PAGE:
Monday, April 30, 2012

Green shoots in China?

In the past few weeks, the markets have shown concern that China may be on the verge of a hard landing. My reading of the charts indicate that those concerns are starting to recede and there may be signs of "green shoots" out of China. Bear in mind the following two caveats to my analysis:
  • "Green shoots" are fragile and can easily be trampled underfoot; and
  • "Green shoots" are indications of stabilization, not signs that a roaring bull market is about to begin.
First, a chart of the Shanghai Composite shows that the index has rallied through an intermediate term downtrend (solid line) and that market is in the process of a sideways consolidation. In fact, it could be argued that the Shanghai Composite is starting to form a wedge pattern (dotted lines). Depending on which way the pattern resolves itself, it could point to the future trajectory of Chinese growth.

China is an enormous consumer of commodities. In this post (see Time to take some risk off the table), I pointed to the dismal behavior of commodity sensitive currencies as a sign for caution. Now, commodity sensitive currencies such as the Australian Dollar has rallied through its downtrend. A period of sideways consolidation is likely at this point.

The Canadian Dollar, which is another commodity sensitive currency whose economy has greater leveraged to the American economy than the Australian economy, recently staged an upside breakout from a trading range.

Commodity prices are also showing a tender green shoot, though that one is far more fragile. The CRB Index below shows that commodity prices have staged an upside breakout from a short-term downtrend (solid line), but the longer intermediate term downtrend (dotted line) remains intact.

The liquidity weighted CRB Index is more heavily weighted towards the energy complex. A look at the equal-weighted CRB Index, called the Continuous Commodity Index or CCI, shows that the CCI has staged an upside breakout through the intermediate downtrend. The most likely scenario is that commodity prices undergo a period of sideways consolidation.

To be sure, these "green shoots" are early signs of recovery which can easily be trampled. The strength in commodity prices may be a false start, as Izzy at FT Alphaville pointed out that it could be just more inventory accumulation and not the result of actual physical demand.

Constructive on China
My current framework for the analysis of the global outlook is to examine the Three Axis of Growth, namely the United States, Europe and China. For now, I believe that the message of the markets from China has changed from bearish to a fragile stabilization. No doubt the aforementioned markets will retrace some of their gains, but chances are good that the risks of a hard landing are receding.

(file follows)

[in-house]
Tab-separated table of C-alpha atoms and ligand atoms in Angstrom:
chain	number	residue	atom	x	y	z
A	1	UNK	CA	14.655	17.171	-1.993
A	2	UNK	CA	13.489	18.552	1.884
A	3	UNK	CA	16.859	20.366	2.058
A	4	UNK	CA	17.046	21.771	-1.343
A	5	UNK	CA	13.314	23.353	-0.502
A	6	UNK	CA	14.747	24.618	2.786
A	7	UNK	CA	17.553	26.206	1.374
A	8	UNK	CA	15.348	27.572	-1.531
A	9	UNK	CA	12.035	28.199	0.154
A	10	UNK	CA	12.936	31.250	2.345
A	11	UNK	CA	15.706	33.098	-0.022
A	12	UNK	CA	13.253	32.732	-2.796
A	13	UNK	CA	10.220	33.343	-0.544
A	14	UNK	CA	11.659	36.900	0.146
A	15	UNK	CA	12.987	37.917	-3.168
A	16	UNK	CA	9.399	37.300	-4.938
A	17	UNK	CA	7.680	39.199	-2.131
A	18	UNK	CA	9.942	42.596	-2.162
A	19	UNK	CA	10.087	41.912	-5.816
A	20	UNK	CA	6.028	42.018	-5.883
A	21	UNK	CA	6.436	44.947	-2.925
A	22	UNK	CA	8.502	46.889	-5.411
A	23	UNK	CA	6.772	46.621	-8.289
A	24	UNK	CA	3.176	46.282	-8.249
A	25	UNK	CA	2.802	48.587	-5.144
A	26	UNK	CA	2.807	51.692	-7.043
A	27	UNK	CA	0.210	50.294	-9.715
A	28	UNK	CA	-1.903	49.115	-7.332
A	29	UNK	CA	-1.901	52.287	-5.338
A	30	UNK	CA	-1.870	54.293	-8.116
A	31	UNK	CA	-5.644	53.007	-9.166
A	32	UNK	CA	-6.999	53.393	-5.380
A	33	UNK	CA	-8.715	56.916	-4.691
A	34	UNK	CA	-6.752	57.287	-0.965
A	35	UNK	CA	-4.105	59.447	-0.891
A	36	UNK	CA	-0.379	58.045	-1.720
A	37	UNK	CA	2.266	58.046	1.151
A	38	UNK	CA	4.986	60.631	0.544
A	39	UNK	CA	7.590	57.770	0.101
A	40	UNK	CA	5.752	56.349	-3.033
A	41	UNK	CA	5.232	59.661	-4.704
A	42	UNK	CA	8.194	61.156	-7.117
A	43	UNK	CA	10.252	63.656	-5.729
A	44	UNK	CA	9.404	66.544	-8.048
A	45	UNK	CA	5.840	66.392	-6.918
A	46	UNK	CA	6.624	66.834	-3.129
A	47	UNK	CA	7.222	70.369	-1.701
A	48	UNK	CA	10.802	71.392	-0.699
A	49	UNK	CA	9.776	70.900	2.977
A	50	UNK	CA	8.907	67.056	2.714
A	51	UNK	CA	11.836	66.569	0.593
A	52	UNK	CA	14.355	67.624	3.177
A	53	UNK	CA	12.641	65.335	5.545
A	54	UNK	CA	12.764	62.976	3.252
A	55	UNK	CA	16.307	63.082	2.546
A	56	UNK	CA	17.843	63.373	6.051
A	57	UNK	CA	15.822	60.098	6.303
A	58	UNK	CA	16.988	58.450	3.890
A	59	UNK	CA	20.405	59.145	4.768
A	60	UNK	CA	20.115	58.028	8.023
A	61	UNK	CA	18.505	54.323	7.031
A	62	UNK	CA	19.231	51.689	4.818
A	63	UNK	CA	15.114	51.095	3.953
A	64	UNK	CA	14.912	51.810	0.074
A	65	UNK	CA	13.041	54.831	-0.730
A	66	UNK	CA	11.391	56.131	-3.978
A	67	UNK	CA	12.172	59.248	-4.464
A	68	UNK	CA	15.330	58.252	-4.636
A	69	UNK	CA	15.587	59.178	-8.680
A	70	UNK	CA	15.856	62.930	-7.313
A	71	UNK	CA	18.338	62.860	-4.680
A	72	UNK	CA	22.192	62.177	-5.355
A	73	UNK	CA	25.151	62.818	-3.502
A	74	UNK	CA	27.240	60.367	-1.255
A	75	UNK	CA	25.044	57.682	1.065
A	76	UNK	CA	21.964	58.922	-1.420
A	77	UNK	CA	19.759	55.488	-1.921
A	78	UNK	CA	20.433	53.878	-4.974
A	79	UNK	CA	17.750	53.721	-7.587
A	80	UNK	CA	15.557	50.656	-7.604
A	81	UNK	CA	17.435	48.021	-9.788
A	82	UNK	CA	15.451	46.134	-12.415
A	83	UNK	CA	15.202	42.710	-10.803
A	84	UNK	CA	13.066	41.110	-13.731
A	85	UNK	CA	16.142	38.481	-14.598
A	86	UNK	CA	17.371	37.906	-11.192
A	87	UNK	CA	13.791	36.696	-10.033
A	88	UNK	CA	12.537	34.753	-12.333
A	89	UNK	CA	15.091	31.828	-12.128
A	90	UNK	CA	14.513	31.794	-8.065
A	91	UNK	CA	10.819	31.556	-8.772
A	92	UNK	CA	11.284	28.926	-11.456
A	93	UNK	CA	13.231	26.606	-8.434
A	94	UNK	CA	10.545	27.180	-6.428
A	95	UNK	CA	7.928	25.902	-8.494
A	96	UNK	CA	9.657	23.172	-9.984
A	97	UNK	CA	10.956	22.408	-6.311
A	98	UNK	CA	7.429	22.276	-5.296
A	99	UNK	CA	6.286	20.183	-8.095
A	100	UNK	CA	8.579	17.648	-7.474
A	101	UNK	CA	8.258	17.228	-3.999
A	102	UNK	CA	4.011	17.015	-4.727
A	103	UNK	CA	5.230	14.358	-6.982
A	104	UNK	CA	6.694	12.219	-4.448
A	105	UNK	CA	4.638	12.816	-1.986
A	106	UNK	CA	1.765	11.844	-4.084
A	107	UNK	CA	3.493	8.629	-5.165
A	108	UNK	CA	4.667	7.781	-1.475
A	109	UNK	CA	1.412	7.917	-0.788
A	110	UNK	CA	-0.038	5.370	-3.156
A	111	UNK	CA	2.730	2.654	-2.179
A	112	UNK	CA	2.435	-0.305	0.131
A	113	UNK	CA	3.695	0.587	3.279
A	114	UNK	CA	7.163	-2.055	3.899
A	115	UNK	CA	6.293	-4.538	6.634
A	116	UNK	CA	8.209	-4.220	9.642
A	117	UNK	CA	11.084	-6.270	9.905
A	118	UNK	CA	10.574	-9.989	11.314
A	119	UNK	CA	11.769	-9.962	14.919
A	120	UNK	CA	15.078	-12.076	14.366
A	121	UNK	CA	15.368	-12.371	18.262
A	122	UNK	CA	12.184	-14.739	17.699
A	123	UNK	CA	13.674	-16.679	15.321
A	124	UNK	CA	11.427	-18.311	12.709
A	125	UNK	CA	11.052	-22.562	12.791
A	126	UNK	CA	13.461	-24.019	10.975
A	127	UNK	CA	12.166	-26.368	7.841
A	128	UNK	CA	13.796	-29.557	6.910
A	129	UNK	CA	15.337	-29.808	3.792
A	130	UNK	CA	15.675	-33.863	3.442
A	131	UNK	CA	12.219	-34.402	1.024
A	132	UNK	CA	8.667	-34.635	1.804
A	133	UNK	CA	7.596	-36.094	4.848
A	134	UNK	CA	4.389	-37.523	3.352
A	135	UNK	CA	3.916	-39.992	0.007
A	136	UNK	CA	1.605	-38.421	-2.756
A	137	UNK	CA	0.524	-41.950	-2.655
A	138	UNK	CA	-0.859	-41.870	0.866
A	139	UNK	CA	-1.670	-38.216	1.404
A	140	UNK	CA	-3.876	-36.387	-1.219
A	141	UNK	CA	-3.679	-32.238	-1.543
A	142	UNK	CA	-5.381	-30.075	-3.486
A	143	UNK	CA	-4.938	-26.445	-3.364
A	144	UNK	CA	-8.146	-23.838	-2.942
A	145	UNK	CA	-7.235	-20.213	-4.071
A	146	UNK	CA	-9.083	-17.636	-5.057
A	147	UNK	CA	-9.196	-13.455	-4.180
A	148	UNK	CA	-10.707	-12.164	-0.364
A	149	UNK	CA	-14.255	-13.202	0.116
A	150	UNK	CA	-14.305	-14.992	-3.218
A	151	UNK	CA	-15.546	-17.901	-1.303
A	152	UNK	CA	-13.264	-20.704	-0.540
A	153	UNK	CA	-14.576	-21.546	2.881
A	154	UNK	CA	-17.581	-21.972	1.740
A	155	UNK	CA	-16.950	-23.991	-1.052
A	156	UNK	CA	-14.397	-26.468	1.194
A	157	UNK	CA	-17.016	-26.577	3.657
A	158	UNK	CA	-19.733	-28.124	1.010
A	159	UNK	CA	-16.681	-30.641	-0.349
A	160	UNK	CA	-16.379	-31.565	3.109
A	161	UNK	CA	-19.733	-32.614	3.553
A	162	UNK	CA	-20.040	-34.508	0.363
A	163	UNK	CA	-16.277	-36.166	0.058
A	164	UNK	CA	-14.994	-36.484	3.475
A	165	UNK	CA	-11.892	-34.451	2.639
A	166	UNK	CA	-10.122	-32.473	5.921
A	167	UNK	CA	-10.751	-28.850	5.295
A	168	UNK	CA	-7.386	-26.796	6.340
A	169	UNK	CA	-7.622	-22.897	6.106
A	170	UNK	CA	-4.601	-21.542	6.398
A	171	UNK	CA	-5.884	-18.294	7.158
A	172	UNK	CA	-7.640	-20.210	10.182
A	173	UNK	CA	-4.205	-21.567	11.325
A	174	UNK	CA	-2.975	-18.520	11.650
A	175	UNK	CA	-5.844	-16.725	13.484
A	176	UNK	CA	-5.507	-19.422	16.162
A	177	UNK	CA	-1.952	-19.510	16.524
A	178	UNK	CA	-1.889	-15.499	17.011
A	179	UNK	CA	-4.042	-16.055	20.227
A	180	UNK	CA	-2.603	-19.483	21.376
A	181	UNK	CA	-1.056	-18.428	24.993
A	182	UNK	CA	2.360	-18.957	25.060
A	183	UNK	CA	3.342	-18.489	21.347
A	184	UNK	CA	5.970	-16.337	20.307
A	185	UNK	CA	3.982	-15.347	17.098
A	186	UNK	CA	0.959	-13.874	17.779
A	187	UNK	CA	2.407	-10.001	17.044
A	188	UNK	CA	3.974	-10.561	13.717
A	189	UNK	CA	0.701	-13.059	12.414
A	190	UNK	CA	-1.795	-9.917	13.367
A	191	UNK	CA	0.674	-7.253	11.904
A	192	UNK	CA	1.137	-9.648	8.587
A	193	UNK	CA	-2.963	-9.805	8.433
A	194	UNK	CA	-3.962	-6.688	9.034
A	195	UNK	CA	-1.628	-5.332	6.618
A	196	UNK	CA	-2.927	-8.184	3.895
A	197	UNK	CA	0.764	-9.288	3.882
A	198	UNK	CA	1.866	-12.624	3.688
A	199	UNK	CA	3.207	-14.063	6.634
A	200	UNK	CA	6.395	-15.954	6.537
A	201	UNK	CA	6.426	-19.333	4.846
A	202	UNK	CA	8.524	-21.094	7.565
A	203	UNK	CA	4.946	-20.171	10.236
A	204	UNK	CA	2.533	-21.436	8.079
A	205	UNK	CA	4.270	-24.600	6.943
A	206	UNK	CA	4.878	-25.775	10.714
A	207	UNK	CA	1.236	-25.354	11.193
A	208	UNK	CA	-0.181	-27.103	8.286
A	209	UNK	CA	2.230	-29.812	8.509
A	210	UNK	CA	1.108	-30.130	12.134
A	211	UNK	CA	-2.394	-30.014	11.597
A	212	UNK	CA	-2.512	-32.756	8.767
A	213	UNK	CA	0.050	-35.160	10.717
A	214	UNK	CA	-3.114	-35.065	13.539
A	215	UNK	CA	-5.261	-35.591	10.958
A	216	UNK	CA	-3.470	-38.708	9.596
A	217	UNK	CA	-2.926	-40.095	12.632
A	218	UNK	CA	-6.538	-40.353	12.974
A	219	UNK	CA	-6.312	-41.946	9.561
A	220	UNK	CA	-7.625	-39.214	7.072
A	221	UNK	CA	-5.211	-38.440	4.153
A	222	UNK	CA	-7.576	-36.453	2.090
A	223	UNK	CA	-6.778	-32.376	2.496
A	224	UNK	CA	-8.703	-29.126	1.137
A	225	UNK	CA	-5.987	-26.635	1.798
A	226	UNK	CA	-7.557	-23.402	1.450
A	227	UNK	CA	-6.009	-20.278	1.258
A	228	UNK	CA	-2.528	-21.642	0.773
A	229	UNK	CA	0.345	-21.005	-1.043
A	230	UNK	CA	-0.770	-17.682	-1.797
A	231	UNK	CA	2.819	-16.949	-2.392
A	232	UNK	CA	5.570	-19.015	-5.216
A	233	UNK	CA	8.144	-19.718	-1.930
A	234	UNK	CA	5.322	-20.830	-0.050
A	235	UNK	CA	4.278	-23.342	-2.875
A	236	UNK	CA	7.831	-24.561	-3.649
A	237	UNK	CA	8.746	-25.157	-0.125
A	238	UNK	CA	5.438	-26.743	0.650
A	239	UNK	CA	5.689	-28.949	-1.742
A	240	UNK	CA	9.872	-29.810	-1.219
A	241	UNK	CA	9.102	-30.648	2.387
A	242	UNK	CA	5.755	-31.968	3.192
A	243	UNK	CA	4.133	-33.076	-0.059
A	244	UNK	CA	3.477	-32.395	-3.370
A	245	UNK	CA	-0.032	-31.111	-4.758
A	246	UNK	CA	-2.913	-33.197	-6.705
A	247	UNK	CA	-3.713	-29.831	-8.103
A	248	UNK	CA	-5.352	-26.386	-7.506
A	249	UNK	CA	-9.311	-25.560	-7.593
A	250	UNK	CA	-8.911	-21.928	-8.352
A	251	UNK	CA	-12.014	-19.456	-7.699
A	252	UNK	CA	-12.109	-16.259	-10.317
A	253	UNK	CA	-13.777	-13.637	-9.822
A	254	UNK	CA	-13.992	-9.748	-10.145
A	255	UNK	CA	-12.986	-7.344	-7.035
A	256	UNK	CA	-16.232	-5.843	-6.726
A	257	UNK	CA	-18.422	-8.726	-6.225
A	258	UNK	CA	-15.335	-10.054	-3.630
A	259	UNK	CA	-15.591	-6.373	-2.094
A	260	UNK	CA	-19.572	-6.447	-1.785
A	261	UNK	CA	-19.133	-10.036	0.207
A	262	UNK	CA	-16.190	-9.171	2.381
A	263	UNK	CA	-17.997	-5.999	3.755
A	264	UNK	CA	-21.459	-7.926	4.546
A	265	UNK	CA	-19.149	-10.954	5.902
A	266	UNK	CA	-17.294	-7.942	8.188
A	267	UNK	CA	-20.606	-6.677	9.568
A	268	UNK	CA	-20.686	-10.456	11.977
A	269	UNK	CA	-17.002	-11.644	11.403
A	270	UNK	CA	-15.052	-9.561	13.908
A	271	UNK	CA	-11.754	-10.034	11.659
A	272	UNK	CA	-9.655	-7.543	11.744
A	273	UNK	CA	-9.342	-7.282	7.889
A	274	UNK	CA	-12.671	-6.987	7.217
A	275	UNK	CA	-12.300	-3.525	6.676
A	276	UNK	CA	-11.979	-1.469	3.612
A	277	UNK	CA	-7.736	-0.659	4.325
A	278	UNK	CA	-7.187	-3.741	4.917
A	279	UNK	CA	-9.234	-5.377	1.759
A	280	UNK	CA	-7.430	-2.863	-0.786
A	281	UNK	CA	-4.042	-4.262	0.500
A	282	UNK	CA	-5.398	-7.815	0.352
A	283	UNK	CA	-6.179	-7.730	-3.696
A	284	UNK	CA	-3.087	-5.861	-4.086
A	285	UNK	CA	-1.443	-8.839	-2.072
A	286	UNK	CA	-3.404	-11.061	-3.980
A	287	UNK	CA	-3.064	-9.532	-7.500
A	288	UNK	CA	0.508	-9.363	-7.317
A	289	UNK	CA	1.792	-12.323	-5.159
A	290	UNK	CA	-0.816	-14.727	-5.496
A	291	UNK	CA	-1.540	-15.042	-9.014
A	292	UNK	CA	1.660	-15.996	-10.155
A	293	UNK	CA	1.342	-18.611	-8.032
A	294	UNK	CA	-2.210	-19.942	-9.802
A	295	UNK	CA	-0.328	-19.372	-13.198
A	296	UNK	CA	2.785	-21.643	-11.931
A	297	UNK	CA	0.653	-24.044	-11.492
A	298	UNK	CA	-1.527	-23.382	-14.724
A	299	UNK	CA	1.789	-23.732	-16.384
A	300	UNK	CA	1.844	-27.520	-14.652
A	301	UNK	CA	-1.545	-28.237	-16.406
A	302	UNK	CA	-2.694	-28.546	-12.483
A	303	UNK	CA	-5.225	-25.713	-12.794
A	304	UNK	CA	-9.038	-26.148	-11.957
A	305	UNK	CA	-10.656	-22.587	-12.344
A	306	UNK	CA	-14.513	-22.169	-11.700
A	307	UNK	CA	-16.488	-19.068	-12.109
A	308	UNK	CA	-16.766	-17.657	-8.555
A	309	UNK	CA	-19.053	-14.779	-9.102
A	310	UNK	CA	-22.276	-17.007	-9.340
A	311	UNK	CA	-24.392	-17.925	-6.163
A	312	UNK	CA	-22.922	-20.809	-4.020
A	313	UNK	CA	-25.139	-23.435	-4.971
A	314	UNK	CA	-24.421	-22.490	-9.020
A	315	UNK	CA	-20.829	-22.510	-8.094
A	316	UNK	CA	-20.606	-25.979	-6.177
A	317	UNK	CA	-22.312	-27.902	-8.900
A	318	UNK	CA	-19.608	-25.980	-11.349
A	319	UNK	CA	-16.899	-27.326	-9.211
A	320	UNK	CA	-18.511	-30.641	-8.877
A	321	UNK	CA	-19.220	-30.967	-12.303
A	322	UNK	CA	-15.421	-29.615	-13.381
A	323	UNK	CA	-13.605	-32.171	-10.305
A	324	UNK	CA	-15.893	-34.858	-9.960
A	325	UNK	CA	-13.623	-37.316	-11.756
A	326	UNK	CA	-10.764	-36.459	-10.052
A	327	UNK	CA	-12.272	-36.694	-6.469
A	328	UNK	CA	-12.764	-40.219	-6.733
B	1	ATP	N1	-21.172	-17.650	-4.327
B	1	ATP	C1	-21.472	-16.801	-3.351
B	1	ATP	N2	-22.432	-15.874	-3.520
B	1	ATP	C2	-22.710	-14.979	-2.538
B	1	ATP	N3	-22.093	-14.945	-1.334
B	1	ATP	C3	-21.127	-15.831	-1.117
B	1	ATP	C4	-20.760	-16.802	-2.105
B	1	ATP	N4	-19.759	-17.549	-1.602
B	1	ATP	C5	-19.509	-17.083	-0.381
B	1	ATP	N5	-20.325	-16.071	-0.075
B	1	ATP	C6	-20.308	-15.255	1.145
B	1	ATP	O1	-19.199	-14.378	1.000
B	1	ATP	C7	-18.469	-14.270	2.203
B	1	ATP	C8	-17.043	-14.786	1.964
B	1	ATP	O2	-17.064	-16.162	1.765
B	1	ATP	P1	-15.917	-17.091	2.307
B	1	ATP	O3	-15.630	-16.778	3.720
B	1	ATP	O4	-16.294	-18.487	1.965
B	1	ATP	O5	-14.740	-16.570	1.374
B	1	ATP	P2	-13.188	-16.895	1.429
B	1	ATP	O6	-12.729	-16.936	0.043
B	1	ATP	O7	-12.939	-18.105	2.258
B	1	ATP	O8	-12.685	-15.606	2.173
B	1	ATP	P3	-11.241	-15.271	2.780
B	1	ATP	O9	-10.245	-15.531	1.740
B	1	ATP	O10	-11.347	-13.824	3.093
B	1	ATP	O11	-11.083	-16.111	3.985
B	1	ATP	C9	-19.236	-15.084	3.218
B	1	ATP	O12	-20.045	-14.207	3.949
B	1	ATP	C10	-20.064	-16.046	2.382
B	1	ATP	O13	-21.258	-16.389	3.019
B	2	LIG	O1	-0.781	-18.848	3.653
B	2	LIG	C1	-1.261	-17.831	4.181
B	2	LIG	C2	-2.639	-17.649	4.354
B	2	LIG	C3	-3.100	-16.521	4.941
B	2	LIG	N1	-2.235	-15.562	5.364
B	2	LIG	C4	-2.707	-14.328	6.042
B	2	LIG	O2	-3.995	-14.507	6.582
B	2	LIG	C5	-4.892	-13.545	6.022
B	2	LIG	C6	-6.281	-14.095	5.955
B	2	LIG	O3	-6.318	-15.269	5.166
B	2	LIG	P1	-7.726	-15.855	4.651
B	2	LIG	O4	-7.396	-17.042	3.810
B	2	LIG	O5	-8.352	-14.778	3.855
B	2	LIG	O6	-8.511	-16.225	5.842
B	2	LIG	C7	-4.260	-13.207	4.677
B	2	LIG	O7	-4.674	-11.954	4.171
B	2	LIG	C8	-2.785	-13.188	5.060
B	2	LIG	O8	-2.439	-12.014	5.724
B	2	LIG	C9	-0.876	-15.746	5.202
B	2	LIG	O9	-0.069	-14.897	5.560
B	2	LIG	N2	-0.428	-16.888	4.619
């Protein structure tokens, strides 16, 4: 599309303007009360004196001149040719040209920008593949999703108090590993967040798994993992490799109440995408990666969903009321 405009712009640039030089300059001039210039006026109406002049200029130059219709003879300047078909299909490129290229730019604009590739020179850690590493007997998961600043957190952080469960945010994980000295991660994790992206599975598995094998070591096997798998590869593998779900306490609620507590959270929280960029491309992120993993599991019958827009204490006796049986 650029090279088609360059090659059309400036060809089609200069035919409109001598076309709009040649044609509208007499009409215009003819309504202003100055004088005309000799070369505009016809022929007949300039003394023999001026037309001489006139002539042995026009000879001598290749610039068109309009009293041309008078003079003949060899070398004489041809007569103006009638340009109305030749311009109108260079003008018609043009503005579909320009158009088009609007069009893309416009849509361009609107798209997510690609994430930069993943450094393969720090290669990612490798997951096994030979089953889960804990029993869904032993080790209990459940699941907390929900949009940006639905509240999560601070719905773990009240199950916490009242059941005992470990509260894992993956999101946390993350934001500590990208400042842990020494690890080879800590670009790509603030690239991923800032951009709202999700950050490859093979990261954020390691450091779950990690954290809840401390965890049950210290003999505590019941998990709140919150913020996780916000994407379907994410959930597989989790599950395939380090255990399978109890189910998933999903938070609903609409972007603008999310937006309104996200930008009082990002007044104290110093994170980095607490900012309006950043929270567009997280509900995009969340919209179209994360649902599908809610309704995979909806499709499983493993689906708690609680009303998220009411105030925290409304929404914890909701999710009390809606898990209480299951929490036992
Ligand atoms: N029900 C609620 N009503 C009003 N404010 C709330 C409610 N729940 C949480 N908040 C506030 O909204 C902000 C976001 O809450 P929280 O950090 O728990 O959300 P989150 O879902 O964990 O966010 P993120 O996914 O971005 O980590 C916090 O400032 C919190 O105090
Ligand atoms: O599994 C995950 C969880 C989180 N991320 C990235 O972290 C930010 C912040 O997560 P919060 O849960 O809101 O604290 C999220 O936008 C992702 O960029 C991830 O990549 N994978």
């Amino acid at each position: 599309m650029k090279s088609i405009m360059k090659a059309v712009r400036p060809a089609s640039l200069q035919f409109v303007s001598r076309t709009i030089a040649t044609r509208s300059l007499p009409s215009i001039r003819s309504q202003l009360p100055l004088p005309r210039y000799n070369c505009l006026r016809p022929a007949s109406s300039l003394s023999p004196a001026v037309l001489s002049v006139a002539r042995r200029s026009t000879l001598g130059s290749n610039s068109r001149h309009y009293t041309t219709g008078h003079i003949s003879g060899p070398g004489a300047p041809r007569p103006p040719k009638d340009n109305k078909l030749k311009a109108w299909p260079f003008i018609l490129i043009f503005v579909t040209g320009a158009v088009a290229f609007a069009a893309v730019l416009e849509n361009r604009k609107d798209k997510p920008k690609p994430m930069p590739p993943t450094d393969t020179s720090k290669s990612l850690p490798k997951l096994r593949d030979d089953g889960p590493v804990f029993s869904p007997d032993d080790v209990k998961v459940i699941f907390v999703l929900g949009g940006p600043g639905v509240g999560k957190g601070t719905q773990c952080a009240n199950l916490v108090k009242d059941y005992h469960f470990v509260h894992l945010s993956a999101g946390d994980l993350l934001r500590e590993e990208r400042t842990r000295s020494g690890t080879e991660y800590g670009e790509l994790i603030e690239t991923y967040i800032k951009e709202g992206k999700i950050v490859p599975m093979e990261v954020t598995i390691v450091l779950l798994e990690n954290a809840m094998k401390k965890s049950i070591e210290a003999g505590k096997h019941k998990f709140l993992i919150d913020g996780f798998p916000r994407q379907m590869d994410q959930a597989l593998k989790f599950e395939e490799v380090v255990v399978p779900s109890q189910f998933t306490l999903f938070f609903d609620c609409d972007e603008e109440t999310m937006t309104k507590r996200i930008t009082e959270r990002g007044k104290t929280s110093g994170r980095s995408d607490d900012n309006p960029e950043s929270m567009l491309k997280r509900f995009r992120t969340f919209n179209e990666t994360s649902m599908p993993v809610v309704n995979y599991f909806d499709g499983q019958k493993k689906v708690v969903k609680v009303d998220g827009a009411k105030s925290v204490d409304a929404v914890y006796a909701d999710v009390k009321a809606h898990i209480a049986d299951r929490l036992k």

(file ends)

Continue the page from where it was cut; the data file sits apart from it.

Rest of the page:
Cam Hui is a portfolio manager at Qwest Investment Fund Management Ltd. ("Qwest"). This article is prepared by Mr. Hui as an outside business activity. As such, Qwest does not review or approve materials presented herein. The opinions and any recommendations expressed in this blog are those of the author and do not reflect the opinions or recommendations of Qwest.

None of the information or opinions expressed in this blog constitutes a solicitation for the purchase or sale of any security or other instrument. Nothing in this article constitutes investment advice and any recommendations that may be contained herein have not been based upon a consideration of the investment objectives, financial situation or particular needs of any specific recipient. Any purchase or sale activity in any securities or other instrument should be based upon your own analysis and conclusions. Past performance is not indicative of future results. Either Qwest or Mr. Hui may hold or control long or short positions in the securities or instruments mentioned.

1 comment:

keithpiccirillo said...

Fine chartology.
Chanos and Hendry on last listen are lined up somewhat the other way.
My spouse has just returned from China, so I too have "boots on the ground" and she really enjoyed herself. Somewhat telling is that many of the sites she visited looked like things were freshly planted and just would not "take root". She stayed at a very fine home one evening, considered a palace by Chinese standards and noticed it did not have a finished appearance. Small extrapolations, and analogies, but the pressure to keep people busy from street sweepers to policy makers, must be putting enormous pressure on central planners.